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THE RICHMOND PA1XADIUM AND 8UN-TELEGRAM, TUESDAY, SEPTEMBER 551, 1U09.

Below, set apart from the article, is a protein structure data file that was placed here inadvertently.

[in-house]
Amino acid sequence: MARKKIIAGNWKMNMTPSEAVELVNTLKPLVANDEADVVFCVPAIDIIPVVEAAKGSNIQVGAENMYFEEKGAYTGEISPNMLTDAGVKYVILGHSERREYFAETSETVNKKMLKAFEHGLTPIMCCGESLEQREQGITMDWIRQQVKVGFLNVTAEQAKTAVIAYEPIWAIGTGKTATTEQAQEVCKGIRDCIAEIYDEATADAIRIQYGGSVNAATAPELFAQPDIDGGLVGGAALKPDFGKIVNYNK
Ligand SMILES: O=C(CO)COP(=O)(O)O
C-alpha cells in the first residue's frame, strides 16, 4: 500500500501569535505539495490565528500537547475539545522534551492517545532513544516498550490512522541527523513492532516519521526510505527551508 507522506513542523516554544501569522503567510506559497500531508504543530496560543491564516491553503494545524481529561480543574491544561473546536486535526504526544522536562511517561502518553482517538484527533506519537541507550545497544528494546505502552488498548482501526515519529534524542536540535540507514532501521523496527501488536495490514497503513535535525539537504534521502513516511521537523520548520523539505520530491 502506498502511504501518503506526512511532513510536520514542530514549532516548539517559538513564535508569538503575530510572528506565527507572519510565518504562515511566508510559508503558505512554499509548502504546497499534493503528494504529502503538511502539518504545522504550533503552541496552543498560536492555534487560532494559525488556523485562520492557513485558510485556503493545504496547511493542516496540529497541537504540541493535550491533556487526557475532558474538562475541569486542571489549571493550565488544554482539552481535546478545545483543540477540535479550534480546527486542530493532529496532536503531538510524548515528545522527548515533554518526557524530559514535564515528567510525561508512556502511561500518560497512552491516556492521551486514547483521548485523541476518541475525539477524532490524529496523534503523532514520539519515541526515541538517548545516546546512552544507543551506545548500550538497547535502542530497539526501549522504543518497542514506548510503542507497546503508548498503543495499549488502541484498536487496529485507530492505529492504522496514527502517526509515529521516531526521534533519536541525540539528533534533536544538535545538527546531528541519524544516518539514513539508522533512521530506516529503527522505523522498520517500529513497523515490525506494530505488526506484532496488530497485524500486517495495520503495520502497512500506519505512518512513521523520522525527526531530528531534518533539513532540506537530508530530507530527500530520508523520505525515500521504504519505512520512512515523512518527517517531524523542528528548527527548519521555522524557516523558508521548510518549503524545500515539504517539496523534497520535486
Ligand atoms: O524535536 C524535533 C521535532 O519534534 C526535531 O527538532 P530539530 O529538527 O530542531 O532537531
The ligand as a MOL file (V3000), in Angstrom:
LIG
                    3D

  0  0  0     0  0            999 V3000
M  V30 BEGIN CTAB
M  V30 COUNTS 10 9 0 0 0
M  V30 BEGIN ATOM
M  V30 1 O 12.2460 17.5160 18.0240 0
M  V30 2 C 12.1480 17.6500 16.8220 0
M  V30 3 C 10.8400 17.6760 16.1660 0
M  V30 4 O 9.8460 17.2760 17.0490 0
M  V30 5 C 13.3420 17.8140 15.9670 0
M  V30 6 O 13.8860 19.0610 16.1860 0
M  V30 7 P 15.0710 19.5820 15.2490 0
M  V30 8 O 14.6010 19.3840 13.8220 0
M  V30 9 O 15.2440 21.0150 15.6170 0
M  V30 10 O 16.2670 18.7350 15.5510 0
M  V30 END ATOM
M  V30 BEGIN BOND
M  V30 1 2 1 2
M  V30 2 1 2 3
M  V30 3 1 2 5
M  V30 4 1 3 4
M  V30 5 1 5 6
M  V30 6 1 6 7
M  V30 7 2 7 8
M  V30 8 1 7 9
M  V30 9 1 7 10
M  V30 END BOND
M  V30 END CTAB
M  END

mm MEETING riOVV HI SESSIQfl MILLER MAKES A CISTERN REPORT PARADE WILL BE RECORD BREAKER A re to Furnish Wonderful Exhibition FLOOR SHOW CAGEG The business man today who is getting the best results from hia business is one who is giving hia goods proper display. GOOD FLOOR CASES gives those results. The business man- who does not believe it will continue to lose sight of the main chance. We make the good kind. Write us. CLARK SHOW CASE CO., Columbus, O. This Forenoon, Committee on Ministry and Oversight Convened. . Fire Chief Finds That There A. Twenty-two in Fair Condition. Industrial Display During Fail : Fp.stival Will Be Wonderful. TAGB TWO 1 9 i SCARCITY OF ' MINISTERS THIS WAS ONE, OF THE'i "IMPORT . ANT MATTERS UP FOR CONSID ERATIONNICHOLSON IN AN . ADDRESS. . The annual session of the committee on ministry and oversight of -the eighty-ninth annuaL.Yearly Meeting of Friends, which convenes tomorrow, met at lO o'clock this morning at the Bast Main Street Friend's Meeting house. The scarcity of ministers, the appointment of committees and the endorsement of the action of the Trav erse City, Mich., Monthly and Quarter, ly Meeting in voting to send the Re . Franklin and Mary Moon Meredith of that city, to the London, Dublin, Nor way and Denmark Yearly Meetings, were considered in this session. The numbers of gray headed men and women and ' the few young men apd women in, the meeting house this morning, probably suggested to the Rev. Truman Kenworthy, the pastor elect of the East Main Street Friends' meeting house, to make an earnest plea and careful defense of the "most responsible work of the Yearly Meet ing the scarcity of ministers. This Is the question," he averred, "that must , have the earnest thought and careful analysis of the ministers and overseers. Have No Pastors. "It 13 a fact," he continued, "that twelve large meetings have no pastor3. The cause must be. found and we must be able in a measure, to satisfy these things. But we must be careful," ho declared, "that we do not crowd the women out. "We have often heard the remark, the poor Quaker minister.' In a large measure that is now so. The youn? people are told that it is a hard life and a rough road, but that is not al together true. It is a place where we must be tested. We must 'keep out the men and women, however, who ar-3 J jn the ministry as a profession and a living." The substance of his talk was satis factory to many of the ministers and . laymen as -expressions of assent wer5 spoken by several. Timothy Nichol son added the following brief com ment: "It is also the duty of the eld ers and overseers" to lend the pastors their thorough support." " A committee of the following was appointed by the committee of minis- , ters and overseers this morning to as sist the clerks during the Yearly Meet ing: William M. Smith. Daniel Law rence, Daisy Barr, Alice Lewis, A. J. RIdgeway and Albert Copeland. The committee on reappointment of offi cers of the committee of ministers and overseers recommended the renomina tion of Ancll E. Ratliff of Fairmount, Ind., is clerk and Emma Hedges of New Castle, as assistant clerk. The presiding clerk, Ancil . Ratlitf, v. read letters from the Traverse City, .4 Mich., Monthly and Quarterly Meeting requesting that the Yearly Meeting en v dorse the attitude of Friends of Mich- igan and send the Rev. Franklin and , Mary Moon Meredith to the London, Dublin, Norway and Denmark Yearly 'Meetings. After; the reading of the letter Franklin and Mary Moon Mere- dith explained their attitude and their longing for a visit to these countries and the Yearly Meeting expressed its "unity and sympathy" with the re 'v quest. IS READY FOR MILL Jack Johnson in Fine Fettle for The Coming Ketchel ' Battle. IS TRAINING VERY HARD (American News Service) San Francisco, Sept. 21. When Wil lus Britt and his man Stanley Ketchel arrive in town Wednesday, they wi!l find Jack Johnson, their next opponent almost in fighting condition. Johnson is allowing no moss to grow under his feet as is evidenced by the hard day's work he did In the gymnasium. It was given out today that John son's weight, when he goes into the ring; with Ketcheft, will be somewhere around 195 pounds. That the champion will not want for sparring partners was made plain yes terday. Sam Fitzpatrlck, who brought Johnson out of the bushes, was a vis itor to his former charge's quarters and while there had his present protege, Frank Mantel, to act as a sparring mate. Already Johnson has two camp fellows, Joe Mills and Bob Arm strong. SERIES ARTIST RECITALS. The exact dates and prices for the proposed Artist Series to be given at the Coliseum are as follows: Oct. 20th, Mme. Johanna Gadskl, prima donna soprano. : Dec. 13th, Mme. Tina Lerner, pian ist. . Jan. 19th, Mr. David Bispham, Bari tone. . Admission, season tickets, 12.00. In quiries answered by calling Stan Piano Co., 935 Main St. PALLADIUM WANT ADS PAY. ' y 612 FT. . ,. .. ... - . s s. - 1 r J(3)jz j'"' ?- 1 J 8 ' iTI;rjp 3? : SOT tt. if During the Hudson-Fulton celebration, American and European av iators are expected to furnish a w oiwierful spectacle for New Yorkers, hovering about the Singer building tower which rises 612 feet above the street . Violations of Liquor Laws Not Found By the Grand Jury The grand jury, in its report to the court today, stated that it could not find that there had been any violations of the liquor laws in the county. The report on this subject is as follows: To the Honorable Henry C. Fox, Judge of the Wayne Circuit Court: The grand jury, impanelled on the 7th day of September, 1900, the same being the 113th judicial day of the April term, 1O0O, of this court, respect fully reports that it was in session sev en days, and that during said time In vestigated a large number of criminal offenses brought to its attention' and as a result of said investigation ' has found certain indictments which are returned herewith. No evidence, was brought to the grand jury upon which an indictment for alleged violations of the liquor laws of this state could be found. 1 If there have been any such violations, the evi dence of the same was not brought to the attention of the prosecutor or the grand jury. Some slight rumors of said alleged violations of the liquor laws have been circulated, but no evi dence to support an Indictment has F. AUGUSTUS HEINZE HAS BEEN EXONERATED F. Augustus Heinze, former head of the $80,000,000 copper combine, who was exonerated by Federal Courts of charges against him, contained in one Indictment and 15 of 16 counts of sec ond indictment found by Grand Juries. The remaining single count charges him as president of the Mercantile Na tional Bank of New York, with having been the recipient of a loan of half a million on a note unsecured at the time of the transaction. In some of the public schools of Con necticut a source of agriculture has been introduced in some of the higher grades. 2-FAR MAN ijr II- 4 20 30O FT. 4-ROUGHS? 326FT 2J-W WRIGHT 1DOFT i been produced. The grand jury was ready and willing at all times to hear all proper evidence of violations of these laws, as well as the violations of all other laws now in force, but the persons who are responsible for the circulation of said rumors evidently lacked the courage to tell what they knew ' about these violations.' if any thing. The grand jury can not act on mere rumors; something more tan gible than this must be brought to its attention in order to establish . that crime has, prpbabjy been committed. No names of persons who had probably violated these laws were presented and no facts from which such crime might be found to have been committed were produced. After inquiring Into the cases of per sons imprisoned in the county Jail on criminal charges and into the cases of persons under bail in said county to answer to criminal charges, the grand jury took, up the matter of the condi tion and management of the. prisons and poor houses of this county, and herewith respectfully submits the re sults of its said investigations: SAW BURNING SHIP (American News Service) London, Sept. 21. A Lloyd's tele gram received today from the British steamer Harlow, just In at Manila from Newport News, reports that on July 27 while 180 miles from Durban, a .vessel on fire was sighted. Before the Harlow could get near there was an explosion strewing the face of the ocean with debris. The Harlow couldn't distinguish the name of the ill-fated ship but believed her to have been the Waratah, which carried 300 persons and has long been missing. ATTORNEY FOR HALL Earl T. Hall, the alleged Insurance embezzler will be defended by Wilfred Jessup, former - prosecuting attorney. It is understood that friends and rela tives are supplying the money for his defense. REPORT SUBMITTED The report of the Municipal Electric Lighting and Power plant for the month of August was presented to council last evening. The report was approved and placed on file. In part it is as follows: Rec'd from Light and Power 13850.93 Rec'd from Street and Park Lighting 1,991.62 Total receipts for August.. Disbursements. Total operating expenses . . Building and equipment ... ..$5,842.55 ..$4,839.93 .. 1,351.81 Disbursements for August. ...$6,191.74 Excess of receipts over operating ex penses, $1,002.62. A DIVORCE CASE. . The divorce case of ; Frank Ryder against his wife. Goldie Keller Ryder will probably be heard in the circuit court Saturday morning. M II Kvnuiu. Too-cu;t wit Gl Fte IMPROVEMENT IS DESIRED PETITIONS FOR STREET IMPROVE MENTS, NEW ORDINANCES AND OTHER ROUTINE BUSINESS WAS CONSIDERED. Fire Chief Edgar Miller made his re port on the fire cisterns at council meeting last evening. His investiga tion disclosed the fact that there were 22 cisterns in the city in. fair condition with from 20O to 1,000 barrels of water in them. Chief Miller stated that they would be of little use in case of fire in their present condition, and recommended that they be Improved immediately. The matter was refer red to the board of works. Councilman Wettig introduced an ordinance making it unlawful for the keeping of stallion horses within 600 feet of any dwelling used for residence purposes. The fine for violation is $500. The ordinance was held up on suspended rules and will be brought up for final passage at the next meet ing of council. Councilman Von Pien asked that the old south side engine house be improv ed. The house is used for the meet ings of the South Side Improvement as sociation. The roof is badly in need of repair and a general renovation is necessary. The matter was referred to the board. To Improve Street. Attention of the council was called to the necessity of placing some cin ders on Northwest First street between Klnsey and Lincoln streets, by Council man McMahan. It was referred to the board of works. A petition was presented to council by the Order of Moose, asking that that order be permitted to stretch a banner across Main street from the Colonial to the Vaughan buildings, advertising their order. The petition was laid on the table indefinitely and no actios will be taken. Councilman Bartel stated that the residents of South Eighth street were i complaining because the street car , company was continually making re pairs on the track. The residents do- I sire that the company make a perma I nent Improvement. j Councilman Williams called atten ; tion of the body to the fact that the J Light .Heat and Power company are : putting in gas for illuminating purpos- : es into residents without placing cut 1 offs at the street The matter was re- ; ferred to the board of works. Street Called Filthy. The filthy condition of Sailor street was called to the attention of council by Councilman Englebert, who desires that the health officer investigate the j matter. It was referred to the board, ! The bad condition on North Fifth street was Introduced to council's no tice by Councilman Deuker. The im provement with curbs and gutters was successfully remonstrated against sev eral weeks ago and the board turned the matter over to council. Council In turn, referred the matter to the com mittee on streets and alleys, and it will be brought up at the next meeting, It was the general opinion that the improvement should be made. A petition signed by William Thomp son and others was presented, asking that an electric light be placed at the corner of Sheridan and Grant streets. The residents of that locality either want a ne wone or want the old one re want a new one or want the old one removed. The matter was referred to Councilman BIrdsall. asked that the old, unsightly electric light poles on Ridge street between Grant and School streets be removed. The matter was placed in the hands of the board of works. An appropriation of $100 was made for coal for the Home of the Friend less. i SORE ATJRESIOEIIT Columbus, Georgia, Peeved Because He Cuts Down His Time There. PLANS INTERFERED WITH (American News Service) Columbus, Ga., Sept. 21. If President Taft makes his promised ten minute visit to Columbus, he will be given about the "blackest reception on rec ord. Angered because the president had cut short his visit after great prep arations had been made to entertain him. the committee has announced there x-ill be no official welcome to Taft, aid it is not believed that there will be a single city official at the de pot to greet him. A number of negro orgrjizations have stated, however, that they will be on hand. A number of citizens are planning to ask the president to change his rout?, but the conservatives oppose this movement. TRANSFERS ISSUED Thirty transfers to the Richmond high school have been issued by town ship trustee James Howarth to Dunils of Wayne township. It Is necessary to transfer high school students to the city schools owing to the fact that PLANS BEING FINISHED AMUSEMENT COMMITTEE HELD A MEETING LAST EVENING AND AUTHORIZED PRIZES FOR THE AUTO PARADE. Arrangements for the industrial pa rade of the Fall Fostival Thursday af ternoon, October 7. will be completed by Saturday evening. The program for the entire festiial will probably be completed tonight at a meeting of the executive committee. The Industrial parade which is one of the most important features of the festival, will be in seven sections. The formation of the parade will be in West Richmond and a line of march extend up Main street to the ea6t end and down North K street back to the starting place. The parade will start promptly at 12:30 o'clock in order that the shop men may have a chance to view the displays. To Be Record Breaker. . Undoubtedly the parade will be the largest of any in the history of the city. Last year's parade will not be a circumstance to the one given this year, according to sll indications. Merchants are already planning their floats and some have started work on their construction. Each merchant is keeping the design of his float a secret and it is certain that there will be man very beautiful cre ations. The city has been divided off Into sections and Lawrence Handley, chair man of the committee, will direct the sub-committeemen to visit all manu facturers and merchants in these dis tricts and urge all to exhibit. A few days before the festival is held, a let ter of instruction will be sent to each merchant and manufacturer who has a float in the parade, informing the re ceiver as to his position in the parade. Prizes For Automobiles. The amusement committee at Its meeting last evening, fixed the prizes for the most beautiful decorated auto mobile as follows: -First $50; second $25; third $15; fourth $10. The parade will be held on Friday evening, Oct. 8. Any owner of an automobile, who is a resident of Wayne county, and who desires to participate, should no tify William Haughton, Walter Egge- meyer or Albert Morel. The parade will start on West Main and continue to Fifteenth street,' at which point It will go south to the Fifteenth street commons where the fireworks display will be given. Fred H. Lemon & Co. is prepared to make suggestions to all who wish to decorate their machines, and if desired will contract to do the decorating. REPORT OF SCHOOLS The annuafl report of the financial condition of the schools of the city of Richmond as prepared by Lee B. Nusbaum, treasurer, was presented to council last evening, approved and ordered placed on file. Mr. Nusbaum was also asked to address the coun cil. He called attention to the in creased attendance during the past five years in all parts of the city. He made the surprising statement that the attendance at the schools had in creased a larger per cent during the last five years than the population of the city had in the same period of time. His report was as follows: Receipts. Money in hands of Treasur er, Aug. 1st, 1908..., $ 26.877.05 Total receipts for year 222,665.40 Total $249,542.45 Expenditures. Expended during year ....$116,848.83 Amount on hand Aug. 1st. 1909 132,693.62 Total $249,542.45 Lee B. Nusbaum, Treasurer Board School Trustees. READER HUNT MISSING GIRL (American News Service) Chicago, Sept. 21. Police of the Central station investigated the mys terious disappearance of Mary Smith, pretty 19-year-old daughter of Mr. and Mrs. J. B. Smith of Linton, Ind. She has been missing tince September 12. For a number of years she had been organist in the Christian church of Linton. Numerous communications were exchanged between Linton and the authorities in Chicago but no sat isfaction was derived and it was upon receipt of a letter postmarked Chicago that Mrs. Smith decided to attemnt a personal investigation. - The police believe the girl is in Chicago. FINDS WATER PURE State Chemist Barnard has notified Wayne township trustee James How arth that the water used for drinking purposes at Greenbriar and the Min nerman schools, districts 15 and 13, respectively, was pure and suitable for drinking purposes. Samples of the water from the wells of all the dis trict schools were cent u XLr. Barnard APPROPRIATION Of S3.QQQ IS ASKED Hospital Asks Council to Again Assist in Its Main tainence. A REDUCTION OF $1,000 OVER AMOUNT CONTRIBUTED LAST YEAR AND A REDUCTION OF $3,000 OVER AMOUNT GIVEN TWO YEAR8 AGO. At the meeting of the city counc.'l last evening Councilman Deuker, also a trustee of the Reid Memorial hospit al, presented a communication request ing an appropriation of $3,000 for the maintenance of the hospital for the en suing year. The amount named is a reduction of fl.OOO from the amount asked for by the board of trustees last year and $3,000 reduction from the amount requested in the communica tion of two years ago. which was granted the board by the city. Mr. Deuker stated that it was hoped the hospital would be able to support it self in several years as the amount of the appropriation each year was les sened and the institution gradually ob taining a better footing. The com munication was referred to Chairman Wettig ot the finance committee. Study la Rebellious. It is expected that when this ordi nance is submitted to council for pas sage there will be. lively doings. City Attorney T. J. Study has always de clared that the appropriation was ille gal and has fought against It. Mr. Study wanted to know last evening why Joseph Reddlnghouse, who wan ao severely Injured while drunk; was ta ken to the city jail, was not removed to the hospital Instead of his home, where his injury might be better cared for. . Councilman Deuker was unable to answer. The man waa from .this eity and Attorney Study stated that he could not understand why Redding haus was refused admittance to th institution. The hospital is in a crowded condition at present and the work during the past year was greatly increased. , Dr. Abernethy, the great English physician, said, "Watch your kidneys. When they are affected, life is in dan ger." Foleye Kidney Remedy makes healthy kidney, corrects urinary Ir regularities, and tones up the whole system. A. G. Luken ft Co. f Congress9 $500,000,000 Pork Barrel Aren't you wondering what's at the bottom of all this confusing newspaper talk about the Finchot-Ballinger contro versy the water-power trust the conservation of natural resources, etc. ? the bigrest question m the country today. Millions of dollars are being misspent through Congress notorious "pork barrel" system of wasting our river and harbor appropriations. Millions more being given away in water rights strength ening the power of the trust that will control all other trusts. You'll get the whole story dear, dependable, under standable facts by reading John L. Mathews' powerful series of articles, one of the most important of which appears in HAMPTON'S MAGAZINE OCTOBER On Sale Now In thb article Mr. Mathews deals with the responsibilities of Senator Burton as Boss of the Pork Barrel; and analyzes the merits and demerits of our Army Engineer. This article big and important as it is is only one of twenty valuable features of the October HAMPTOITS. Among them are: "Do Women Geia Square Deal?" Rheta Childe Dorr outlines the shameful inequality of the law in its relation to vomen. Does your State allow mothers to own their children t "Does Beating Make Men Better?" An immensely interesting article by Charles Edward Russell shows how some prisons make prisoners worse criminals instead of re forming them. "The Sugar Trust" is at last revealed in its true light. Its innermost secrets are for the first time uncovered. An article of greatest national importance. Splendid fiction by George Fitch, Rex Beach, H. VL Lyon, Morley Roberts, W. C. Esterbrook, etc, etc Say it livw PETITION IS RELAYED Eaton. O.. Sept 21. The petition to Governor Harmon, of Ohio to commute the sentence ot Harry Rife from death sentence to the penitentiary for life, will probably not be presented to tha chief executive until sometime In the holidays. Rife was convicted In the common pleas court of first degree murder of L4da Oriswold. a sweet heart of his. The judge imposed the death penalty. City Bowling Alley CITY LEAGUE Tonloht Phoenix vs. Entre Nccs Colcslsls vs. PtrcScs I take pleasure In stating to my ofcS friends as well as new ones, that I hare accepted a position with Emmons Tailoring Co. and will be able to serve all in tha best possible manner. Tha i connection of Emmons Tallorinc Co. with, one of ' the largest woolen houses In the country, gives them un usual advantage In prices, a sarins of several dollars on each suit. , The are showing; remarkable values In fa9 suiting at $15. $18, and $20 and tha stock Is very large, over 600 attractive) style to select from. I win take pleasure In showing this beantifu line of suitings for the falL . Cordially yours, . ' WILL H. ' SCHTJERMaN. A SLICE OF VICT02DE1EA9 Is eel abs3 ocs C2SS3 cl cccay C3cc!i Curl went Cl cesf. It's TOY IT A ( mere Is no township high scfeooL - ly in the month. - ..